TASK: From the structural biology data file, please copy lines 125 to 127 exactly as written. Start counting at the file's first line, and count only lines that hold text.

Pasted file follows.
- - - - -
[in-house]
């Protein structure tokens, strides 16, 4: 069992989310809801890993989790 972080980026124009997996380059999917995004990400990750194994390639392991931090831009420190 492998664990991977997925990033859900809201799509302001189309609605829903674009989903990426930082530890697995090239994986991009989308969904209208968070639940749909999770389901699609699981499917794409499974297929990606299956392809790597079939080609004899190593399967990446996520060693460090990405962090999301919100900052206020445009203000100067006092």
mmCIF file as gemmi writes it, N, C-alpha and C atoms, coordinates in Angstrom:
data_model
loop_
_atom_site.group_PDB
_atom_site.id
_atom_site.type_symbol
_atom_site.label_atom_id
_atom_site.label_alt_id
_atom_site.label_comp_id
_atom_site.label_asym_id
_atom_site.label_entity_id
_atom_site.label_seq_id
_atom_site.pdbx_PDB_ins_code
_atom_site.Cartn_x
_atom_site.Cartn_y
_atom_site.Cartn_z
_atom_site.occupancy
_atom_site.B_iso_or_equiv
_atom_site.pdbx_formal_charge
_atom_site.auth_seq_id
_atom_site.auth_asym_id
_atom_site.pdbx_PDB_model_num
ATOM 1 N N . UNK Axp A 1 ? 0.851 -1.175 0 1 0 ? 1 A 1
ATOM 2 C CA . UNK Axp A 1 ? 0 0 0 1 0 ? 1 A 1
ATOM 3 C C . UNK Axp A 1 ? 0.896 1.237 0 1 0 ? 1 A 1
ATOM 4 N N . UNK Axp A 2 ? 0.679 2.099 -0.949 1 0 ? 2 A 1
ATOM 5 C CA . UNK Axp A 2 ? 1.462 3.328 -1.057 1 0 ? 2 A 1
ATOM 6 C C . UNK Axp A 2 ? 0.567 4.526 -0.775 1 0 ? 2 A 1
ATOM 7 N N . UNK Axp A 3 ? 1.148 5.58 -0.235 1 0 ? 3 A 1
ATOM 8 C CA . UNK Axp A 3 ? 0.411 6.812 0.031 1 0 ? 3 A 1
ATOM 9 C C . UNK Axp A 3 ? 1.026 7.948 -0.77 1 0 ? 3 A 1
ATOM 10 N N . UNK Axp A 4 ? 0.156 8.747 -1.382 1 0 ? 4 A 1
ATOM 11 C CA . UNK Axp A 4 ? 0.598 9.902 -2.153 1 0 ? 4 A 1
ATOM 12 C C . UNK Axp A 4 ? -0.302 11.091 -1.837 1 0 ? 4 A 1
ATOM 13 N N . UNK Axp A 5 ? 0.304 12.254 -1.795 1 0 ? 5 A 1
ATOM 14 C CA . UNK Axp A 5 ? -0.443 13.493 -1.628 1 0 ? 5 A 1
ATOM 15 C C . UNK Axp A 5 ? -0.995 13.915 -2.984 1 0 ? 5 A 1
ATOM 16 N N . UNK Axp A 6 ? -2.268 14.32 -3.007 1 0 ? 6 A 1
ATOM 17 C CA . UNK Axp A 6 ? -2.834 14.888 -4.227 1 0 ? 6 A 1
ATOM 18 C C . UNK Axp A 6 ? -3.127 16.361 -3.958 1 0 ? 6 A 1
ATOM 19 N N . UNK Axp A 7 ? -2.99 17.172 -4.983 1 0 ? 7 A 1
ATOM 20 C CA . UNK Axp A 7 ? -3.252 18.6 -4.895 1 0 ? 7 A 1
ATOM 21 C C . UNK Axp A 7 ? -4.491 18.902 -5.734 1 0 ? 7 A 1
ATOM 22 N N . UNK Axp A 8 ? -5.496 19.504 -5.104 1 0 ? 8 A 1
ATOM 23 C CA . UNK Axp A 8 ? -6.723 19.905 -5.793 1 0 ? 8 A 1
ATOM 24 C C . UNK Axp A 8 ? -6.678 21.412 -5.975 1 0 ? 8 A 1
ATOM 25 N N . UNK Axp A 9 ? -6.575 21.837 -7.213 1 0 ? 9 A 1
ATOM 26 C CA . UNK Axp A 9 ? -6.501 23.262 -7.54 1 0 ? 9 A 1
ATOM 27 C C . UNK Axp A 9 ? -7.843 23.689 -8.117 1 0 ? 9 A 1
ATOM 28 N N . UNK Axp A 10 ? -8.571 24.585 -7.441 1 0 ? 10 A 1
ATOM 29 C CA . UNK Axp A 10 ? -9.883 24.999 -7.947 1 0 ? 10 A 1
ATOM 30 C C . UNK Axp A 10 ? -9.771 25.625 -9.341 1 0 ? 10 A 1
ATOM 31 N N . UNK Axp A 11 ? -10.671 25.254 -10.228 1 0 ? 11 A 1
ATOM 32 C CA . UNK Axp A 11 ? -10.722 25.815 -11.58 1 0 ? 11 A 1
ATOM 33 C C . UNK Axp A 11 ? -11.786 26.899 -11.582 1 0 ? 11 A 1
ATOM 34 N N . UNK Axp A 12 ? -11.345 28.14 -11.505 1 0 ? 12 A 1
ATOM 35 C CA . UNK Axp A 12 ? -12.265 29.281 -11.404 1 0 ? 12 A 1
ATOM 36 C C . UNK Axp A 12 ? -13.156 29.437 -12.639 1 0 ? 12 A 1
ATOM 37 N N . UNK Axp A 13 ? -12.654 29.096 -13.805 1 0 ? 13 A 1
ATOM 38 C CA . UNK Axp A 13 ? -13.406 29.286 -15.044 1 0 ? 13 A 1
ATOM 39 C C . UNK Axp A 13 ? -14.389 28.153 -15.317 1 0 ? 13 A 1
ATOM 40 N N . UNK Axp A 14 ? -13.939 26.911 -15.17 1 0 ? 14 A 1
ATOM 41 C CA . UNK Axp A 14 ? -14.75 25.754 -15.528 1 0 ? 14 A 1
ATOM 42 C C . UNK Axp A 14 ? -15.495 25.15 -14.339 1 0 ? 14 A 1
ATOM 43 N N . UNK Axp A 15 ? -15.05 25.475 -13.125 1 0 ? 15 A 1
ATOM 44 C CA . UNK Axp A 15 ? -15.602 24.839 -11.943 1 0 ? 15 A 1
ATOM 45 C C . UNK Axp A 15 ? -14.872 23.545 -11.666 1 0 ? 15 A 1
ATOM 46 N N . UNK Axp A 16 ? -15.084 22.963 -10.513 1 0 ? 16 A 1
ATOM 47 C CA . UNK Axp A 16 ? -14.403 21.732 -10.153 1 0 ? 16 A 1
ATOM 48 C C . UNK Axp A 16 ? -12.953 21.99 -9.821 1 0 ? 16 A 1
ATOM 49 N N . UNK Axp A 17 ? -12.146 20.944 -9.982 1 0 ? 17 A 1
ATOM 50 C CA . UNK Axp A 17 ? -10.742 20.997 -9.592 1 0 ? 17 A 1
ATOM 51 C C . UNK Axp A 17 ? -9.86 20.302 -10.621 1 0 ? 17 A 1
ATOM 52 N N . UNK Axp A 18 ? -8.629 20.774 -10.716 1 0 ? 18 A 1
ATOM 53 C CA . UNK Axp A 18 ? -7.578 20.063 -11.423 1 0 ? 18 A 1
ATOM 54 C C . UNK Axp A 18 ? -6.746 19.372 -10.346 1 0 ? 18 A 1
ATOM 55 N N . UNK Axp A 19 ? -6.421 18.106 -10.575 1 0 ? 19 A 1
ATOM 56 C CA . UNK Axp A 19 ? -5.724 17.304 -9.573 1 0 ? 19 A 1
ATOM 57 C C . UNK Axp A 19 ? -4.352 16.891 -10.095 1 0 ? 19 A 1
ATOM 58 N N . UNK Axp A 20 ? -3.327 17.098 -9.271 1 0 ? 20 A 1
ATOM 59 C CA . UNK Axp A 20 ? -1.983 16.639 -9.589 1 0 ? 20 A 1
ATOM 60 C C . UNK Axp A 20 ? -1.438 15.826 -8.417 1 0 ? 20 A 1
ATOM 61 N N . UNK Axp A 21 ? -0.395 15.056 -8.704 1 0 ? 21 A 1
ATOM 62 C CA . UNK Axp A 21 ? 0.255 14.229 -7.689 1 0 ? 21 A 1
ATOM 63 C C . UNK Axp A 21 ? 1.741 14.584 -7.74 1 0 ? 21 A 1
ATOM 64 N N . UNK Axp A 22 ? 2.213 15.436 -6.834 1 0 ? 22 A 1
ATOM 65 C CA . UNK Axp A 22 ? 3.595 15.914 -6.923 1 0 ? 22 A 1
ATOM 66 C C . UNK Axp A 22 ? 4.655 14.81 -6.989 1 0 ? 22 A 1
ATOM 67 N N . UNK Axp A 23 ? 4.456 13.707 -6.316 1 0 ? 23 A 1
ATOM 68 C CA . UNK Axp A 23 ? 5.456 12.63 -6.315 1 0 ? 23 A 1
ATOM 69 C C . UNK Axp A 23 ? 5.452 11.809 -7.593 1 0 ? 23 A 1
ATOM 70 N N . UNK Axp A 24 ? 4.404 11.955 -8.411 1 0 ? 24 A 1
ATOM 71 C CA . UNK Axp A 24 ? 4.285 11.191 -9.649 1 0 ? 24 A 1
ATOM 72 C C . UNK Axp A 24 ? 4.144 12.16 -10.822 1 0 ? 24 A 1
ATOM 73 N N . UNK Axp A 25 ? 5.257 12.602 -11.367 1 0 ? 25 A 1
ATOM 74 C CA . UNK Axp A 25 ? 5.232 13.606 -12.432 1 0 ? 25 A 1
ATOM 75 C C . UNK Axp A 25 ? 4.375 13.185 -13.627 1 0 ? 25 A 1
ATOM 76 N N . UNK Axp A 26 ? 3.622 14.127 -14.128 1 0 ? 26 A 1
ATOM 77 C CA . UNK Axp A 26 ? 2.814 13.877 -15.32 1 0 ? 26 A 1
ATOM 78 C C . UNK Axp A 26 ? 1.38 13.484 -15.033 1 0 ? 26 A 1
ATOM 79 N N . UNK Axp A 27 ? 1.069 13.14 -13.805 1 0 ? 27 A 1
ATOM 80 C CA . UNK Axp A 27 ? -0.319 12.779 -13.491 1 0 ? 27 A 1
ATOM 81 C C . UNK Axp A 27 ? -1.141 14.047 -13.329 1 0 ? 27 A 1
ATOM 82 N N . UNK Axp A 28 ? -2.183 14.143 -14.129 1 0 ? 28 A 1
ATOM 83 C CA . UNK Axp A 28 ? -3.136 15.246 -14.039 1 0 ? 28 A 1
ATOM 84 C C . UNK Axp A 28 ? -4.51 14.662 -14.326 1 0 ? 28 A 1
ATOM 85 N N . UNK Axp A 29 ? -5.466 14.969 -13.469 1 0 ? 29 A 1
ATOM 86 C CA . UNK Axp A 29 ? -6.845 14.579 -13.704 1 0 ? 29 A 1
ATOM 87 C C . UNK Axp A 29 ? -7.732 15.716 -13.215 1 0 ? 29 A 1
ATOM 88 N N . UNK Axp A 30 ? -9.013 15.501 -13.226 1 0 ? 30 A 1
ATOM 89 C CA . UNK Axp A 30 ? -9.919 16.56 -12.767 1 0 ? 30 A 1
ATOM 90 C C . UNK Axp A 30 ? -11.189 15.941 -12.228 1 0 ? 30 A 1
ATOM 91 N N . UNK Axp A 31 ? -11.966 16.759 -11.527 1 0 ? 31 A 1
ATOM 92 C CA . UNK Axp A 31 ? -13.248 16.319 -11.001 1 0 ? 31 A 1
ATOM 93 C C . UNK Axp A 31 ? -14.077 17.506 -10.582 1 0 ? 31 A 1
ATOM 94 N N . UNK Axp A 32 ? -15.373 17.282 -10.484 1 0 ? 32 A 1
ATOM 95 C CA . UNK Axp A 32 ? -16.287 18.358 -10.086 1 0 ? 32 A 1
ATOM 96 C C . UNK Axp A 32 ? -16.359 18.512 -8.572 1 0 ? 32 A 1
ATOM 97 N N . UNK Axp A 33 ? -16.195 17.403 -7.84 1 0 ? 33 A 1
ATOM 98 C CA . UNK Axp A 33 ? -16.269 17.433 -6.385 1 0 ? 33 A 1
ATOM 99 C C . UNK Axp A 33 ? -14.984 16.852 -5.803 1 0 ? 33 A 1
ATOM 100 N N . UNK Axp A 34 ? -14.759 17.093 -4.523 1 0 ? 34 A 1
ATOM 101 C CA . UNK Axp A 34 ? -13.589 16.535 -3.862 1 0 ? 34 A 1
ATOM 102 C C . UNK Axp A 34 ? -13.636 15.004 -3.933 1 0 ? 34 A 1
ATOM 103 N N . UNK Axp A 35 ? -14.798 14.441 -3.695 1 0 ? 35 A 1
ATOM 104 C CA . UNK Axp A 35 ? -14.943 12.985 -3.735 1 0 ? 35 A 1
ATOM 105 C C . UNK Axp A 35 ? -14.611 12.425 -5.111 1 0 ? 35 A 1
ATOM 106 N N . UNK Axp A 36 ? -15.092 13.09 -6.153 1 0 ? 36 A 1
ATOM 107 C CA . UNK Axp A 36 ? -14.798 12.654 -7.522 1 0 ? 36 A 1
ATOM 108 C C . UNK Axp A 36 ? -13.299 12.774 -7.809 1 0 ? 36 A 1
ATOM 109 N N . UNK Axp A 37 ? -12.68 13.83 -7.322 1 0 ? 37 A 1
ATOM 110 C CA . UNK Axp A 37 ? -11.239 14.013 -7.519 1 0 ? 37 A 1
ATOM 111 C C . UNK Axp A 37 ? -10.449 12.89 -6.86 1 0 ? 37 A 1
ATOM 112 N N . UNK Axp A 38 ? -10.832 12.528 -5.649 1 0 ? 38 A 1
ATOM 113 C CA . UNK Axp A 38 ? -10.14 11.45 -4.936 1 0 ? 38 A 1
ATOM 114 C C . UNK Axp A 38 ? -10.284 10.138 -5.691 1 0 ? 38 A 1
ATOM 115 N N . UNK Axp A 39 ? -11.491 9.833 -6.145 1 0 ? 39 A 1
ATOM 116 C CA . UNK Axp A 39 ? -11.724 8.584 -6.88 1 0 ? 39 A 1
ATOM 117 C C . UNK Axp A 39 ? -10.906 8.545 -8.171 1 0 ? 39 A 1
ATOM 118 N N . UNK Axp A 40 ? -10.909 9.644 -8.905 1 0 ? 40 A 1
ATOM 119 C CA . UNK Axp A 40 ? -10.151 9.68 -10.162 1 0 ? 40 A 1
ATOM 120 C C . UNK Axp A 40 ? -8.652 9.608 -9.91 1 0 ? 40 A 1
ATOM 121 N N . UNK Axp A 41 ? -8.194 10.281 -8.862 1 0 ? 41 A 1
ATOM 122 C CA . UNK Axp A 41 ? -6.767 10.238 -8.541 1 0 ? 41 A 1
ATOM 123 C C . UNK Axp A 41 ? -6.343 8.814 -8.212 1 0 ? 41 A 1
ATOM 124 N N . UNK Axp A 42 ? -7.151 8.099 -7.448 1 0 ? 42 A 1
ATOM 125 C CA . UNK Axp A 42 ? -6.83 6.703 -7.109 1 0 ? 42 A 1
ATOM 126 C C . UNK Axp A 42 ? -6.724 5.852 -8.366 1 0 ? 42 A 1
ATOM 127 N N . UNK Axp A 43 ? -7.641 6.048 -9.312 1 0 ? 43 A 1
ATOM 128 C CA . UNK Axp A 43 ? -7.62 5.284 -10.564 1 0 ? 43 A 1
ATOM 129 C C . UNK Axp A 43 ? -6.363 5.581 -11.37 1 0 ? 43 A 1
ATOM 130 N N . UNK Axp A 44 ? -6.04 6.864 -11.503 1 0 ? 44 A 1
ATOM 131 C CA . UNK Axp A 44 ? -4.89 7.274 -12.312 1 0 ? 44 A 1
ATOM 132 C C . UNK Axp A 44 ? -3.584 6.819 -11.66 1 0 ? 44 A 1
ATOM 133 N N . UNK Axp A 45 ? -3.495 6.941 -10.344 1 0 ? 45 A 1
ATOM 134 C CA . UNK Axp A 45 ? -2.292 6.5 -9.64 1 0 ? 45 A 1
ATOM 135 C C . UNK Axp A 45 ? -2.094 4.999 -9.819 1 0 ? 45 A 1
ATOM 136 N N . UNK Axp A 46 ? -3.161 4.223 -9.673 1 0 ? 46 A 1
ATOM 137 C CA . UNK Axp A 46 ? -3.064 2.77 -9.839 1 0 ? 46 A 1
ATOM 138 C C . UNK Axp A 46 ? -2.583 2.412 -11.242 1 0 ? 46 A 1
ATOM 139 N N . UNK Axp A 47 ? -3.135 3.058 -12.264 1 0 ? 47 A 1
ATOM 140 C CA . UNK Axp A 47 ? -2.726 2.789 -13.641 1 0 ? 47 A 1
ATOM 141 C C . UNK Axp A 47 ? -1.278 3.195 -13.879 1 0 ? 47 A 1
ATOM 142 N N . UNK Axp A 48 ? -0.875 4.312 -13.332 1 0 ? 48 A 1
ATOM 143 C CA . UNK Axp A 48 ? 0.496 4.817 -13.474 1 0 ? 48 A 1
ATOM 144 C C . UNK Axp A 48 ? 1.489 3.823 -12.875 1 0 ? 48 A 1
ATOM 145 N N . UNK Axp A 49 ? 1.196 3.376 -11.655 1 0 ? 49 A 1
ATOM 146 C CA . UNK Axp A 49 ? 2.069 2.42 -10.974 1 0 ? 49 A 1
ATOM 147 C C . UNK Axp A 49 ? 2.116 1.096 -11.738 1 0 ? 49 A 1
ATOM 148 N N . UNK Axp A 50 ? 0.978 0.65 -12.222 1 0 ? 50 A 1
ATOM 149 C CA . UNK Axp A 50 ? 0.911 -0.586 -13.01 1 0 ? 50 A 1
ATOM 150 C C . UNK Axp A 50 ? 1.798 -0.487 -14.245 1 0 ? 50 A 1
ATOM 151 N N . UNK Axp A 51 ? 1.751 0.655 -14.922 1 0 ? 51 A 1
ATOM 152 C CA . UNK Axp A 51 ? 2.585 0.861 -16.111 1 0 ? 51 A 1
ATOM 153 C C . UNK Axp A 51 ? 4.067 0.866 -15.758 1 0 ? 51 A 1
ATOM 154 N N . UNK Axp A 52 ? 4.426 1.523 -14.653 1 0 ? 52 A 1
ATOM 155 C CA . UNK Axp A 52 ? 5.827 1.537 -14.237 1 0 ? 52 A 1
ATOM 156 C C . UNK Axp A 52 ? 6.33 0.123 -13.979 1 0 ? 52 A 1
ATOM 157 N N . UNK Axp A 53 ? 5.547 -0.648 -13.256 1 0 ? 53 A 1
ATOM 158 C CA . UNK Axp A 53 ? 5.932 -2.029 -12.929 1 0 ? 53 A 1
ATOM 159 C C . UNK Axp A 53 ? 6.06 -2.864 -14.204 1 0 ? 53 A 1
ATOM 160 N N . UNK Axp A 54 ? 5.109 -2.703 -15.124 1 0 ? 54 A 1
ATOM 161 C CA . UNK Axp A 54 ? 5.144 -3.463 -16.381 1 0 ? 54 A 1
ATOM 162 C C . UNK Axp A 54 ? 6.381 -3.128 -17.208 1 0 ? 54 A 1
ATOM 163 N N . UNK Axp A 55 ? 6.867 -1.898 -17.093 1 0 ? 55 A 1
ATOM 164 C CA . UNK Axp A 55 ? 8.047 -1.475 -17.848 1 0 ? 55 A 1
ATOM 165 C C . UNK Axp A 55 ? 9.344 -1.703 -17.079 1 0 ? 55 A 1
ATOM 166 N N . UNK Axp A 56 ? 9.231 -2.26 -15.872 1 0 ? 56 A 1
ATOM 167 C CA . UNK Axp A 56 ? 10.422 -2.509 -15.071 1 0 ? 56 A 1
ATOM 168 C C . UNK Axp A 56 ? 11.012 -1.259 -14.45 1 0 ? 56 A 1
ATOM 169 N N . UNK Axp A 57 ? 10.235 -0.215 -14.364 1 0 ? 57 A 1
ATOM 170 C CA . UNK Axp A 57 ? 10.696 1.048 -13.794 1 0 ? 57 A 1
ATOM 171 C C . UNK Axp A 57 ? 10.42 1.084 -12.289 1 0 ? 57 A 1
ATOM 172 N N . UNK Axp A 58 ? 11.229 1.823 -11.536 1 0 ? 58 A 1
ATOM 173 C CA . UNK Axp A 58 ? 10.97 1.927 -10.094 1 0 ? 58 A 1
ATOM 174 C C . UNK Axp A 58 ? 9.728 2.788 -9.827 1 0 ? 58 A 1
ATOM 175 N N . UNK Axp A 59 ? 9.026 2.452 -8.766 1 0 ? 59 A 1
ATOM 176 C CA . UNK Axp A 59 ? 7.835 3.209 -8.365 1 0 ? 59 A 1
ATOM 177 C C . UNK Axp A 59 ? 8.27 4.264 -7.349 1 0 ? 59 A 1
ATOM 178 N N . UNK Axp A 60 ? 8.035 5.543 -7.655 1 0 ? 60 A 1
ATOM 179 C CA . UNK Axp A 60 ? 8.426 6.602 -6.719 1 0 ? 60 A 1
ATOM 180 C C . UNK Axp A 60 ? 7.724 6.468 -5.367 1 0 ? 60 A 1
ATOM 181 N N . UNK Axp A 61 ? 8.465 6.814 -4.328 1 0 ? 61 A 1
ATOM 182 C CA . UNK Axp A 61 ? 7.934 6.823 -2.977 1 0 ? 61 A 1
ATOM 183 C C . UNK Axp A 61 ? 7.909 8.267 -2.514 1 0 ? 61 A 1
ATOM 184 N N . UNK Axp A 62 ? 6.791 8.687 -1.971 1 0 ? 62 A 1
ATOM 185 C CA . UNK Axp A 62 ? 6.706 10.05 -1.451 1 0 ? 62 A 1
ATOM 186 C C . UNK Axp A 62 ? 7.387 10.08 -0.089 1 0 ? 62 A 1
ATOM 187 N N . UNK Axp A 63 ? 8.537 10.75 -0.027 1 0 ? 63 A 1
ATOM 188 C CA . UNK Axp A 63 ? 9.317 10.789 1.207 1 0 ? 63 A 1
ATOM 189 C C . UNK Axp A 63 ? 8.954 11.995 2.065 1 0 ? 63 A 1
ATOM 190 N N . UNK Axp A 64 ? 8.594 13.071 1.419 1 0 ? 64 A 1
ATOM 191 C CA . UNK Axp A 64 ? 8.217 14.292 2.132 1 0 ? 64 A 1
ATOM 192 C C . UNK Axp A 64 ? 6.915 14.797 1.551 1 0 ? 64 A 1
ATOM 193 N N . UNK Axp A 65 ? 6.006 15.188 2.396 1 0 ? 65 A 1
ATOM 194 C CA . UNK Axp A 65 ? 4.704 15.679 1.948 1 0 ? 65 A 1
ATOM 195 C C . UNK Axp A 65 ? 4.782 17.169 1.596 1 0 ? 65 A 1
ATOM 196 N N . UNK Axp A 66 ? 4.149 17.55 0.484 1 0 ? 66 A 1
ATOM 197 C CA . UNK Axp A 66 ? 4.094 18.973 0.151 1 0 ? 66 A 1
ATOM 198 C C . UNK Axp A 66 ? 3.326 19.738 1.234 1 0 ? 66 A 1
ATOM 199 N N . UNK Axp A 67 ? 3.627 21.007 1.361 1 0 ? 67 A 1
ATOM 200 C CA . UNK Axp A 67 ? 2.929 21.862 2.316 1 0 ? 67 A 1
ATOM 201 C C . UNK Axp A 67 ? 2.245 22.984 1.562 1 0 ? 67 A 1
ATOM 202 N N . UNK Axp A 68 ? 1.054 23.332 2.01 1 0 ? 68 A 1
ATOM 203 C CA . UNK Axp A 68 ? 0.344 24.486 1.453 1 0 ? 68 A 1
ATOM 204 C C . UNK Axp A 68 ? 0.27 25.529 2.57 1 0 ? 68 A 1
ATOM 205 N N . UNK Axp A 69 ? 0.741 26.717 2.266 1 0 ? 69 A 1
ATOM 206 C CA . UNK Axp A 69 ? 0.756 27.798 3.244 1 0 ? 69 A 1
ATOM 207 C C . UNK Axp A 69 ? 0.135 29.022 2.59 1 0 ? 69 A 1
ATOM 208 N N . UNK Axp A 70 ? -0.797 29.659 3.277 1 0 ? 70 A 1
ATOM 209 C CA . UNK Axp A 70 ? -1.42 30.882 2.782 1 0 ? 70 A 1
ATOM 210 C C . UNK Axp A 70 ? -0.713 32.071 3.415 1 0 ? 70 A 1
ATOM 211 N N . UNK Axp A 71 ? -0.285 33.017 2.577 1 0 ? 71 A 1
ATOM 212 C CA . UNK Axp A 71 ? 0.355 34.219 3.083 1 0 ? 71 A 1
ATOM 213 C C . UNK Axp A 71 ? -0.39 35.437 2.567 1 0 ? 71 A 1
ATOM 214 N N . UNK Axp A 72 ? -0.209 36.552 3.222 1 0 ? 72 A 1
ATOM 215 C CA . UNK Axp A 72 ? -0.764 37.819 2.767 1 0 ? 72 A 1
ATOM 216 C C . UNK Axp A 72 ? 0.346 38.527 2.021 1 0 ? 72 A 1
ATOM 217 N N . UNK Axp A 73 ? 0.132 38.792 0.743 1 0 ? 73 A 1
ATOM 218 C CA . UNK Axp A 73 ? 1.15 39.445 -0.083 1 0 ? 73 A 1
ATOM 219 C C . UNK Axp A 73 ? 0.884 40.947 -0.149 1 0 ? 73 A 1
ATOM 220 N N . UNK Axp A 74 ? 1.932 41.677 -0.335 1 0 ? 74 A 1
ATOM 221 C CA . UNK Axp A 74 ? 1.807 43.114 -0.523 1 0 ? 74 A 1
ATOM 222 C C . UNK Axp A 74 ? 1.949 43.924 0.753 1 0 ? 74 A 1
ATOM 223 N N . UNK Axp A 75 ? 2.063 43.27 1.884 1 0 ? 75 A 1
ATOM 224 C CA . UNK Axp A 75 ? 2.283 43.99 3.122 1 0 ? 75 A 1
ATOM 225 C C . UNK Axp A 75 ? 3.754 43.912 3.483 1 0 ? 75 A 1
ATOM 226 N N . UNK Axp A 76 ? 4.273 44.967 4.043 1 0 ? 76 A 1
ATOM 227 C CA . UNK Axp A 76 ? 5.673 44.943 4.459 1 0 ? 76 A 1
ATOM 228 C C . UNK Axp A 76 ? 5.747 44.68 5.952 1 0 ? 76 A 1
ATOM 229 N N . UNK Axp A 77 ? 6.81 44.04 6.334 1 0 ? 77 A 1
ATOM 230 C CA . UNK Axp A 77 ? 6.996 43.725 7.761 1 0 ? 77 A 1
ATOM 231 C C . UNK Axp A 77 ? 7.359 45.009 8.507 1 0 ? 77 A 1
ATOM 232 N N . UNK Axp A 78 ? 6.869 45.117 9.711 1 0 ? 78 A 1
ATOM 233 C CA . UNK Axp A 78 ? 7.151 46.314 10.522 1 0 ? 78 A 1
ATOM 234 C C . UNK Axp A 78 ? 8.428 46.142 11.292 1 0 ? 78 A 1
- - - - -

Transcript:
ATOM 101 C CA . UNK Axp A 34 ? -13.589 16.535 -3.862 1 0 ? 34 A 1
ATOM 102 C C . UNK Axp A 34 ? -13.636 15.004 -3.933 1 0 ? 34 A 1
ATOM 103 N N . UNK Axp A 35 ? -14.798 14.441 -3.695 1 0 ? 35 A 1